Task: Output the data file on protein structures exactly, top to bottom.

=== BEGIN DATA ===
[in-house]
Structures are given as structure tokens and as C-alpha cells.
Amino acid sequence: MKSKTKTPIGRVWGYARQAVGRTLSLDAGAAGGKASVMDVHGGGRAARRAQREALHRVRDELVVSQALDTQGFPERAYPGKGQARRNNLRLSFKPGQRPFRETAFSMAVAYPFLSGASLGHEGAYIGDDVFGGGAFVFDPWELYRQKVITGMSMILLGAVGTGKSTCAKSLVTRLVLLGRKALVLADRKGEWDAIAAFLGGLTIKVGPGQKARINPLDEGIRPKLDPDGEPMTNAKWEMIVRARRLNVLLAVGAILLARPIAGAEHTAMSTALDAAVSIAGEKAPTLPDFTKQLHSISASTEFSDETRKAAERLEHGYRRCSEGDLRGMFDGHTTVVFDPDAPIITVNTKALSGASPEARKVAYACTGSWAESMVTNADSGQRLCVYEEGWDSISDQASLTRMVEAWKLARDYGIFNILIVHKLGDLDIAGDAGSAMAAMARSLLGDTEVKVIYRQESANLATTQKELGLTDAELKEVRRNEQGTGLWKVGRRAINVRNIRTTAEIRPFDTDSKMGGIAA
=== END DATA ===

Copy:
[in-house]
Structures are given as structure tokens and as C-alpha cells.
Amino acid sequence: MKSKTKTPIGRVWGYARQAVGRTLSLDAGAAGGKASVMDVHGGGRAARRAQREALHRVRDELVVSQALDTQGFPERAYPGKGQARRNNLRLSFKPGQRPFRETAFSMAVAYPFLSGASLGHEGAYIGDDVFGGGAFVFDPWELYRQKVITGMSMILLGAVGTGKSTCAKSLVTRLVLLGRKALVLADRKGEWDAIAAFLGGLTIKVGPGQKARINPLDEGIRPKLDPDGEPMTNAKWEMIVRARRLNVLLAVGAILLARPIAGAEHTAMSTALDAAVSIAGEKAPTLPDFTKQLHSISASTEFSDETRKAAERLEHGYRRCSEGDLRGMFDGHTTVVFDPDAPIITVNTKALSGASPEARKVAYACTGSWAESMVTNADSGQRLCVYEEGWDSISDQASLTRMVEAWKLARDYGIFNILIVHKLGDLDIAGDAGSAMAAMARSLLGDTEVKVIYRQESANLATTQKELGLTDAELKEVRRNEQGTGLWKVGRRAINVRNIRTTAEIRPFDTDSKMGGIAA